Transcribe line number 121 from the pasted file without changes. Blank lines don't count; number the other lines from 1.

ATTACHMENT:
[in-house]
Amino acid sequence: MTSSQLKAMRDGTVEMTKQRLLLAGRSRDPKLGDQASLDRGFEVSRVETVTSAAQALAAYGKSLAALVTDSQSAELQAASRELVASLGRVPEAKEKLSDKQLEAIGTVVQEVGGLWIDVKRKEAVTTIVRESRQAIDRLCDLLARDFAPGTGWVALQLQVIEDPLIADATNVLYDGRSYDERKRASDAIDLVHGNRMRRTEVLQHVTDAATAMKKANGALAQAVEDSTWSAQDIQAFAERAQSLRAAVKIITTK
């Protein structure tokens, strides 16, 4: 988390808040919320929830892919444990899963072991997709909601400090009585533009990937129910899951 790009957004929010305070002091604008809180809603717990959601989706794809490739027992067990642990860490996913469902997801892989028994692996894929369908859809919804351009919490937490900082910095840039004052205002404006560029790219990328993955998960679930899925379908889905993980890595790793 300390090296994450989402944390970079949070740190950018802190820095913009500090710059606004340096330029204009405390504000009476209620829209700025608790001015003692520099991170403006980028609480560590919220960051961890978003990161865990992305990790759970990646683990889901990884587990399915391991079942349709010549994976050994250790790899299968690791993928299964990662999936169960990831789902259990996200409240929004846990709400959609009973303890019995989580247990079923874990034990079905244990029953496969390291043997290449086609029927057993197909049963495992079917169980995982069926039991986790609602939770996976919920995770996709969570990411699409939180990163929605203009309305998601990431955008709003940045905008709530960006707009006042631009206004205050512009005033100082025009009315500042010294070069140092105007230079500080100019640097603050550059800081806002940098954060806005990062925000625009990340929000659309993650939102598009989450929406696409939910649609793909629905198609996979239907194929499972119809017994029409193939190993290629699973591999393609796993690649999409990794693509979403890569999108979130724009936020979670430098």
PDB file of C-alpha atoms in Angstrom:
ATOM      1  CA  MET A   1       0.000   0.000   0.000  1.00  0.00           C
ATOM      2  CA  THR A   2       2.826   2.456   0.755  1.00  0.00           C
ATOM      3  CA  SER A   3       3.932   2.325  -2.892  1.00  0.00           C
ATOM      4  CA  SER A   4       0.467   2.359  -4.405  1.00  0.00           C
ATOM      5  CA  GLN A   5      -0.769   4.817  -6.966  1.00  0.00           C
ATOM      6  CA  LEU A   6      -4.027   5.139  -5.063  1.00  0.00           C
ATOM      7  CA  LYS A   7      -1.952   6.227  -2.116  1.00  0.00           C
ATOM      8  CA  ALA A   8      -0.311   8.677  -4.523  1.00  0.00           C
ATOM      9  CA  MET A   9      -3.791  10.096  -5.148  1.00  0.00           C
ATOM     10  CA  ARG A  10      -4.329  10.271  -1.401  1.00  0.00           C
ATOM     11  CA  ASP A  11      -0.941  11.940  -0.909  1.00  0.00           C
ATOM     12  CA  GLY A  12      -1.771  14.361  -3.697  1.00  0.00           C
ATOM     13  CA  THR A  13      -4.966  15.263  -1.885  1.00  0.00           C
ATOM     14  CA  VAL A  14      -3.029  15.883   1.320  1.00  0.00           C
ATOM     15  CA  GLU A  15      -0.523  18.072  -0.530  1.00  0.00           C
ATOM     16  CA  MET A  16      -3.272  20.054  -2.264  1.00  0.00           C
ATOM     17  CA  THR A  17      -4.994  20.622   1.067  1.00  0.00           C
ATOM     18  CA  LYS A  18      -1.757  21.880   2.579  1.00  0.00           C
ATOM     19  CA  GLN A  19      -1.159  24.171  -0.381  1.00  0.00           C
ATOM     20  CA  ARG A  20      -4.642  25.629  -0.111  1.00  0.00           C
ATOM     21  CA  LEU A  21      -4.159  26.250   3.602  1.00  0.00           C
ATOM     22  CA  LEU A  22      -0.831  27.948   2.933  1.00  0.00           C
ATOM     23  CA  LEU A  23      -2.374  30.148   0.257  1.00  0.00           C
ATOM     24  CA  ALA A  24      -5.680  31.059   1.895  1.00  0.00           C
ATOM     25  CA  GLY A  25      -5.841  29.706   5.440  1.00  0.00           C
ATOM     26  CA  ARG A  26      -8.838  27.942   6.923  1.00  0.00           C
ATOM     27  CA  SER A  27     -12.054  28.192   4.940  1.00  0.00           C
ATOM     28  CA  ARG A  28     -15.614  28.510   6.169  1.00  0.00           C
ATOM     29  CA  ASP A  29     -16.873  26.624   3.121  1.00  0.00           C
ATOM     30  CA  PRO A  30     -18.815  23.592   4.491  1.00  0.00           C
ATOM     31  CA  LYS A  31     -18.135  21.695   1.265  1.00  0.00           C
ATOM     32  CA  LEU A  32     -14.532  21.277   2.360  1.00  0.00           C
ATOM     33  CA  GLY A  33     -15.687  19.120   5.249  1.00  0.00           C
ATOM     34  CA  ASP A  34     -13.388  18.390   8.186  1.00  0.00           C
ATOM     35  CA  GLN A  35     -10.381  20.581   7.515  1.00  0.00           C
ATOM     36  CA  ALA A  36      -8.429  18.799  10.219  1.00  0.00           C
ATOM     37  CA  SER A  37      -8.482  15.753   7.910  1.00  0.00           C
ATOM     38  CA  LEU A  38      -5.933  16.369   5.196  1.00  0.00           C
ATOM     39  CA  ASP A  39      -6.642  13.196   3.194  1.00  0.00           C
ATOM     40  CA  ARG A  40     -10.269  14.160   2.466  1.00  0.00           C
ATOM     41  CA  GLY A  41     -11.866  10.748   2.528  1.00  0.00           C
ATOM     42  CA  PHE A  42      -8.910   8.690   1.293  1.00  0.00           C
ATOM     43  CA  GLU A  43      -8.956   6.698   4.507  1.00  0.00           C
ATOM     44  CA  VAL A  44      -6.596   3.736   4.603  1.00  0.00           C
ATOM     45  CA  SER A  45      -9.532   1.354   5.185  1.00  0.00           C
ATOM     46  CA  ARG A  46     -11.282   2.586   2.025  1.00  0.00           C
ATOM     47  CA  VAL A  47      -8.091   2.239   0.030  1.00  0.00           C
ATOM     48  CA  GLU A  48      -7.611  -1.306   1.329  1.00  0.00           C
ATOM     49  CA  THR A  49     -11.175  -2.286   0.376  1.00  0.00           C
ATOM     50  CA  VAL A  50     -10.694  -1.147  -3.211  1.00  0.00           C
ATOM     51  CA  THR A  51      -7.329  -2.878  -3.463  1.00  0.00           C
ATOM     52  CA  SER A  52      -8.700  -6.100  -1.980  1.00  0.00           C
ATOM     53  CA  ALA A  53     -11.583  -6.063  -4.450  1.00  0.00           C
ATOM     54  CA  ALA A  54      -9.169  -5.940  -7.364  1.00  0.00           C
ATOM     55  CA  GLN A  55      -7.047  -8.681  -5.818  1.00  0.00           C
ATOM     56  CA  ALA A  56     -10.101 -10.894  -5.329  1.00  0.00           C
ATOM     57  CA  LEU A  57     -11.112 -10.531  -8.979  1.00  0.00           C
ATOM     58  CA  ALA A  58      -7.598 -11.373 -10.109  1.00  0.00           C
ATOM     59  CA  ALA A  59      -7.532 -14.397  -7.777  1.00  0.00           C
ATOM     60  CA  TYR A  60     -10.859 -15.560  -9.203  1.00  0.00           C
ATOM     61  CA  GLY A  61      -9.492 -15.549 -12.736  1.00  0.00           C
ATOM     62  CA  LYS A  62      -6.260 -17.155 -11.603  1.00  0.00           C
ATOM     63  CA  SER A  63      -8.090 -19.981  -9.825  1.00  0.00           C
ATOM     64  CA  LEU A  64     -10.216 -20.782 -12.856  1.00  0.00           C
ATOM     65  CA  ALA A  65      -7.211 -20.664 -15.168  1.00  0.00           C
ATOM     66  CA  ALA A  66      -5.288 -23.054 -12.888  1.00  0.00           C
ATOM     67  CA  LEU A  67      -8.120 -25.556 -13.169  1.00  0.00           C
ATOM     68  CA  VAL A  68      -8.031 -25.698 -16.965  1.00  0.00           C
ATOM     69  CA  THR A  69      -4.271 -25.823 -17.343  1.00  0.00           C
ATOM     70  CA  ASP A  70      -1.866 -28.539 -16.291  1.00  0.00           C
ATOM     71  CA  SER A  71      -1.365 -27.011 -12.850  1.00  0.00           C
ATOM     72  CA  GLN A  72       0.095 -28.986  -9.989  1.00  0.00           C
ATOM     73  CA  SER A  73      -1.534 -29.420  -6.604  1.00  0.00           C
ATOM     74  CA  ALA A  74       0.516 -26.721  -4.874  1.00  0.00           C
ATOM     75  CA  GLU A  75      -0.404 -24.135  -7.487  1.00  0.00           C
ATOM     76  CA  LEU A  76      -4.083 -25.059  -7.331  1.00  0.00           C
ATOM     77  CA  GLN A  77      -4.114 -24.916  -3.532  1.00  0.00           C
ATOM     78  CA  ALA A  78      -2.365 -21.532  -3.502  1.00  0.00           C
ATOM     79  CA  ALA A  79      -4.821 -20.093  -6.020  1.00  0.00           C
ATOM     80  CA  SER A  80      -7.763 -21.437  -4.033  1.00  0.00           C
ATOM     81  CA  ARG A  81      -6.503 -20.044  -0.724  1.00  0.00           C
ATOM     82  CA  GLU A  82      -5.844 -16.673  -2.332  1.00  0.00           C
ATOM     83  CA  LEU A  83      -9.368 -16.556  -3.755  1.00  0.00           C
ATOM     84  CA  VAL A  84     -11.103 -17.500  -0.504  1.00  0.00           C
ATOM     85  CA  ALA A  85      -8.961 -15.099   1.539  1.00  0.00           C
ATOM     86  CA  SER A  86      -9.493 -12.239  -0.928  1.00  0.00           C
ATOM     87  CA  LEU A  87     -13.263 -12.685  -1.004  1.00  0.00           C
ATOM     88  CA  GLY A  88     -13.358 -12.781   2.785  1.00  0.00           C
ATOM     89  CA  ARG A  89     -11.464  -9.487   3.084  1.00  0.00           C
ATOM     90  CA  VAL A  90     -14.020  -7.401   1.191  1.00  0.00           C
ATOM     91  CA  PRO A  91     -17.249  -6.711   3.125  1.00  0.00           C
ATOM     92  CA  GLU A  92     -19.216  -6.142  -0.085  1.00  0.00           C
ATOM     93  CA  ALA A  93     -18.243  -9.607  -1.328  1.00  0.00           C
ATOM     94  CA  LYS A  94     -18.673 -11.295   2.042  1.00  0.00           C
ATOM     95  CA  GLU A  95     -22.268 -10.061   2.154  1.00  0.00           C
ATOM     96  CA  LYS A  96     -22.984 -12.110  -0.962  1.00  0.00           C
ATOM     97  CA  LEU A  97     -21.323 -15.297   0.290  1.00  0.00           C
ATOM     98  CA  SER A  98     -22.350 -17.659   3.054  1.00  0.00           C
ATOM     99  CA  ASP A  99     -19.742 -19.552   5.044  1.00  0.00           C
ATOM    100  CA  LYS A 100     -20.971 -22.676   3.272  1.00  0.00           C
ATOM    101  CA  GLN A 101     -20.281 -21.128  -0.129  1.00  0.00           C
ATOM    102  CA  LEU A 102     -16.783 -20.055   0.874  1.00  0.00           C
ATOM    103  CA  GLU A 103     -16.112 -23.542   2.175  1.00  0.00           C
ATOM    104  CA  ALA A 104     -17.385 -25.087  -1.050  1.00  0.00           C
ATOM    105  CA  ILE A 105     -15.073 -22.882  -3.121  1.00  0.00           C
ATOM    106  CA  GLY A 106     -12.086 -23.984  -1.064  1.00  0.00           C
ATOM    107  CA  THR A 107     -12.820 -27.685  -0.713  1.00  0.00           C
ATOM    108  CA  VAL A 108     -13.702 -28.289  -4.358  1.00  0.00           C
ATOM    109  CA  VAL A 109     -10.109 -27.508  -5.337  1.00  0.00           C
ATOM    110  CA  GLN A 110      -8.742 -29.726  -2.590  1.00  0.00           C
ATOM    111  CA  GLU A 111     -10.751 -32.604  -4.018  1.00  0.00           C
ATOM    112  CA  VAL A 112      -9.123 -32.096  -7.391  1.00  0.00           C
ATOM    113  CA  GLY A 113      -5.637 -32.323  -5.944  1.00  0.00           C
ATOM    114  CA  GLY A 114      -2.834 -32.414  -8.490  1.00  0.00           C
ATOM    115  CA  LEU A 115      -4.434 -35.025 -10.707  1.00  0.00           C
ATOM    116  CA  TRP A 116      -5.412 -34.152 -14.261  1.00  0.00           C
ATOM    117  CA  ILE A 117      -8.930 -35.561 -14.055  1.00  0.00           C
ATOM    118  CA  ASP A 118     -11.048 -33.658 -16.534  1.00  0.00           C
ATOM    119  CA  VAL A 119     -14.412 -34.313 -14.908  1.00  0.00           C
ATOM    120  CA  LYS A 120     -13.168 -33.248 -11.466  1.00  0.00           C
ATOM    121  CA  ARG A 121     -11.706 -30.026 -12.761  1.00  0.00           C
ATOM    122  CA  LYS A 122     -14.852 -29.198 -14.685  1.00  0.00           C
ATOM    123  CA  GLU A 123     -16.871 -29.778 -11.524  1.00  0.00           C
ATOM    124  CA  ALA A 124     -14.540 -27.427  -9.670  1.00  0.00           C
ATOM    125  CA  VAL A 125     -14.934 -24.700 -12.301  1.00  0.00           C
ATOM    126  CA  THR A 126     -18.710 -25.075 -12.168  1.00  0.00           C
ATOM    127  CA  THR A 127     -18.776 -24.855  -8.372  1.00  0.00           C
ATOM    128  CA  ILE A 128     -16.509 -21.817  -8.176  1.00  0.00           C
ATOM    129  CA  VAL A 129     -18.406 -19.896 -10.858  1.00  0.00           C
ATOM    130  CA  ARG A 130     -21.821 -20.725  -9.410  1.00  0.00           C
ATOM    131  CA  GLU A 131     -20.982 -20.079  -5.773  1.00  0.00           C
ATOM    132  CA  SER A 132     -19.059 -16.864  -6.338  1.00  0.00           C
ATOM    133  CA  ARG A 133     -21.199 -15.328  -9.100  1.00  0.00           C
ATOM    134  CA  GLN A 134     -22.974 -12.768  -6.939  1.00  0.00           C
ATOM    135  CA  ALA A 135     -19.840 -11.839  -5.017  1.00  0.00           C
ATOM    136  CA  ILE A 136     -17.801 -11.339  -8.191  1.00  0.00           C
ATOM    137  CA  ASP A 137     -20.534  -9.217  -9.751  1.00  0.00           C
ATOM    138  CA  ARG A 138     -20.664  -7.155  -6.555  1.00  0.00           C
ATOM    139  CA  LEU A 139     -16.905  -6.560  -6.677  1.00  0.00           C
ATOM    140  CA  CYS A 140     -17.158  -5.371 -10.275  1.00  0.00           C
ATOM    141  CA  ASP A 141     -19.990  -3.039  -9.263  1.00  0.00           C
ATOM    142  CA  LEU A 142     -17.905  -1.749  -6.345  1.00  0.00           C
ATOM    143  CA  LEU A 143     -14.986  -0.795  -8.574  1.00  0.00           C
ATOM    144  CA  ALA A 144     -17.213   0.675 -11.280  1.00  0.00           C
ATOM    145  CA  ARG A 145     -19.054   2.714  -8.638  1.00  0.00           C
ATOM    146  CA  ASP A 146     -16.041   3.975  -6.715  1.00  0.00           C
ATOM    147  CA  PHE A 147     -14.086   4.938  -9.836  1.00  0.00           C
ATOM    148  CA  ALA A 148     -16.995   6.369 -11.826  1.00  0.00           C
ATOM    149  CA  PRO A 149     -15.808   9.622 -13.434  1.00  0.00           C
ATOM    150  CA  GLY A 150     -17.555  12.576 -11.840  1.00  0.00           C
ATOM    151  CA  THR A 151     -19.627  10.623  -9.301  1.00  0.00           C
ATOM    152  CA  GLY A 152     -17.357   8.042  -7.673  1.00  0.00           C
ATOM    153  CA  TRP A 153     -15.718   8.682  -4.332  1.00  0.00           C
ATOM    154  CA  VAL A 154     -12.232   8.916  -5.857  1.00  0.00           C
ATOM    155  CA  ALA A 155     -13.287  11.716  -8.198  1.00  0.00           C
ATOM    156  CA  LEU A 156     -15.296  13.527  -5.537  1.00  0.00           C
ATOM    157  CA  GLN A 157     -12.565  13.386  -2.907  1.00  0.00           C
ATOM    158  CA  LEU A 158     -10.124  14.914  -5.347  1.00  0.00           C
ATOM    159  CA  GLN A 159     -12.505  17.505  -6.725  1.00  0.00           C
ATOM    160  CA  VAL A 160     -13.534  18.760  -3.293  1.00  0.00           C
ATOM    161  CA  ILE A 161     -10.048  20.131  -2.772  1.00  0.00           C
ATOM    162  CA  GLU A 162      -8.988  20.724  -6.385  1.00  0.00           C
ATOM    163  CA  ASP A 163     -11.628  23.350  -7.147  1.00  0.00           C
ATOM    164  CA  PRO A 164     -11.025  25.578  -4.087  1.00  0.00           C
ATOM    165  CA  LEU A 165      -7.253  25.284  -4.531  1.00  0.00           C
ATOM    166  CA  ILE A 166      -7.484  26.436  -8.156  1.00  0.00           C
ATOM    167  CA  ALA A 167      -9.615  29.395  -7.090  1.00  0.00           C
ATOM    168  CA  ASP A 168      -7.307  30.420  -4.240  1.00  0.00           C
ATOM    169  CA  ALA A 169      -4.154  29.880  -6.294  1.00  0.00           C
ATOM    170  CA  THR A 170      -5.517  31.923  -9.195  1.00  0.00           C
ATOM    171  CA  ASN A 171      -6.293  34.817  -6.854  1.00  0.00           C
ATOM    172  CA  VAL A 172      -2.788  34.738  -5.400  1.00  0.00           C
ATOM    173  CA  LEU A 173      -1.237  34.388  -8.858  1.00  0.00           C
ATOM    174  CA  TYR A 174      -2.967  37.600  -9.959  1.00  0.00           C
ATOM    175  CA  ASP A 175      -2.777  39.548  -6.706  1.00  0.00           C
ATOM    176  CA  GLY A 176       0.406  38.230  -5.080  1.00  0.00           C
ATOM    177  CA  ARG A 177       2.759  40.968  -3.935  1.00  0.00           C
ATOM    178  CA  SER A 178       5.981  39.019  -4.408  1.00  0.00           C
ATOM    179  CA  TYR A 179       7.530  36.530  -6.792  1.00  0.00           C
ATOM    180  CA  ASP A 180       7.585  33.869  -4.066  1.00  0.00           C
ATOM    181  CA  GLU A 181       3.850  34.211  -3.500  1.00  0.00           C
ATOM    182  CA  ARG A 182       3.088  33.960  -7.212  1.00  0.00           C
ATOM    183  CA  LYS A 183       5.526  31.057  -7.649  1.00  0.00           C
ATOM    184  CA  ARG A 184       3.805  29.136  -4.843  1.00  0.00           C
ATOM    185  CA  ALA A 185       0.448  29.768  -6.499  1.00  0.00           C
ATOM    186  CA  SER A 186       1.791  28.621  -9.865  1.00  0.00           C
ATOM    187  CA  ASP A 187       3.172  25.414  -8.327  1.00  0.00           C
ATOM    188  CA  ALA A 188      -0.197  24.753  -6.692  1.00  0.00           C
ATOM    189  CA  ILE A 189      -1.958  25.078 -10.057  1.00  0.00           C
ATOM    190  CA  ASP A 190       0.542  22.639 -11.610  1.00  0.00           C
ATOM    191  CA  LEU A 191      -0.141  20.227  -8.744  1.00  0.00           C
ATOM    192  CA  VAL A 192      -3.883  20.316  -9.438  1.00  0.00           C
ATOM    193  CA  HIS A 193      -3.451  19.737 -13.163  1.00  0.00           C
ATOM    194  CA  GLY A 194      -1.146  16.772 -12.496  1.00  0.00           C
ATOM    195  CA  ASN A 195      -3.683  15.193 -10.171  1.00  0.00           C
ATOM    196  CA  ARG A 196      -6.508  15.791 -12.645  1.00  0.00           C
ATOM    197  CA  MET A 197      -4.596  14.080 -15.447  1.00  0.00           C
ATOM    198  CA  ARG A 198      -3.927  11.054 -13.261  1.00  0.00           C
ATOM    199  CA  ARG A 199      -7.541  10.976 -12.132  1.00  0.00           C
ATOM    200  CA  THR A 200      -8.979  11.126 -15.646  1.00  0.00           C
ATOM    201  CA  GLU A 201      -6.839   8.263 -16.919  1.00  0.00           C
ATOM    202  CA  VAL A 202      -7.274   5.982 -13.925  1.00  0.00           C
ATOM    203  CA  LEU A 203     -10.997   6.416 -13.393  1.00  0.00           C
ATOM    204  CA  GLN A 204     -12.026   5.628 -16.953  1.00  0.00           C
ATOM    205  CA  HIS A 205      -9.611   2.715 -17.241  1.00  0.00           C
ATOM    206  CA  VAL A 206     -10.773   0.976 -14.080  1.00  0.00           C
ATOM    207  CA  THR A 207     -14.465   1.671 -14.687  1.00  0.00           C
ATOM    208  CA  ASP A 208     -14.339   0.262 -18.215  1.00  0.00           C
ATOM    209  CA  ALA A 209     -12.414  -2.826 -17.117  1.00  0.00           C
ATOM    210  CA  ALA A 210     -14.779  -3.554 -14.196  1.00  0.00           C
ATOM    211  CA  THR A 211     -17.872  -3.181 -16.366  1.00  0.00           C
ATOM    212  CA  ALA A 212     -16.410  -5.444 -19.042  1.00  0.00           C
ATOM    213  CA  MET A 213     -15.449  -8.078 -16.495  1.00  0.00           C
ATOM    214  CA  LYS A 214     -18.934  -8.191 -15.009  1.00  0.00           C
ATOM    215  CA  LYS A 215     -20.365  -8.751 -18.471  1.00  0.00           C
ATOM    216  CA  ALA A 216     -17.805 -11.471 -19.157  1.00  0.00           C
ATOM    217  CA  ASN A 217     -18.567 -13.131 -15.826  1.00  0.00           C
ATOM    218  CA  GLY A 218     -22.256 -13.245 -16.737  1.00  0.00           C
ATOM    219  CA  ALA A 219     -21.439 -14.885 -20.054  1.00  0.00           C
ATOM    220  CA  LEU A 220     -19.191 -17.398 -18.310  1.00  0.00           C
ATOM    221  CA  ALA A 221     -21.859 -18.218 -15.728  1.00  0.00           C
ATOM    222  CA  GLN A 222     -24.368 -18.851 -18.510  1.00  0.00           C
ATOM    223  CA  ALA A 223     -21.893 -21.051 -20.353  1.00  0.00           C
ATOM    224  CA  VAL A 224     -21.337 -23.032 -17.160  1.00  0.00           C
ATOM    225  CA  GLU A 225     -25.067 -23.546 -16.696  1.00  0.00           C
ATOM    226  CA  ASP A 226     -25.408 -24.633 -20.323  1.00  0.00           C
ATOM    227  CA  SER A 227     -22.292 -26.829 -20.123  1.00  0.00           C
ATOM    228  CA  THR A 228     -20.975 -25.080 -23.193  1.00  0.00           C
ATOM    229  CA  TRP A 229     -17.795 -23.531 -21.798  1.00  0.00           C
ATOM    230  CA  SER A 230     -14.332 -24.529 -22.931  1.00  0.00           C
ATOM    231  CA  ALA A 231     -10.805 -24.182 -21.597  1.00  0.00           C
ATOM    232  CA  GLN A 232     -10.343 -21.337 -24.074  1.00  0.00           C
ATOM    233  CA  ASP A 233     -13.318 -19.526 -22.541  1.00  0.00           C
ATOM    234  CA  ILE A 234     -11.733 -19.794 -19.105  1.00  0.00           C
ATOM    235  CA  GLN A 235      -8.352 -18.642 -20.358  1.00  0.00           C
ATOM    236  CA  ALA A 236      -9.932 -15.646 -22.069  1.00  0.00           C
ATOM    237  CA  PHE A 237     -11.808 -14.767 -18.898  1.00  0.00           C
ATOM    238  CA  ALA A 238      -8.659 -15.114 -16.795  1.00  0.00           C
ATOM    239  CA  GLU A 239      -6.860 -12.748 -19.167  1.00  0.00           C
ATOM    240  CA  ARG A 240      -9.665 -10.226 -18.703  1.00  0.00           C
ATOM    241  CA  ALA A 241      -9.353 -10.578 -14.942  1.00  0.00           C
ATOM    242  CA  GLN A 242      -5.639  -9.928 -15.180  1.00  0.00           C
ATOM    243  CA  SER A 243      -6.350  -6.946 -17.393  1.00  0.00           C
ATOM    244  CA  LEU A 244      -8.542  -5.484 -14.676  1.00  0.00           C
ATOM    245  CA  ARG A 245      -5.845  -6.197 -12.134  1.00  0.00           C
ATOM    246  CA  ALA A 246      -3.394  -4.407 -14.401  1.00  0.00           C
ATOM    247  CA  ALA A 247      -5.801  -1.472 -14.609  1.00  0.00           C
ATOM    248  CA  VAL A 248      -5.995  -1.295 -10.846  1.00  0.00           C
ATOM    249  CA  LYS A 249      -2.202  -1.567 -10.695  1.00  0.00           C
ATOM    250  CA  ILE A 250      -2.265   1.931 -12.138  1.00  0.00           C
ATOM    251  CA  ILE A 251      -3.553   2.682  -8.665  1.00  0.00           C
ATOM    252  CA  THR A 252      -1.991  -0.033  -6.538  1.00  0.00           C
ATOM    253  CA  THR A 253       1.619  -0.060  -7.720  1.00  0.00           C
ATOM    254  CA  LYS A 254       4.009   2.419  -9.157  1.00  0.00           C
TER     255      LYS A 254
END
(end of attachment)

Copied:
ATOM    117  CA  ILE A 117      -8.930 -35.561 -14.055  1.00  0.00           C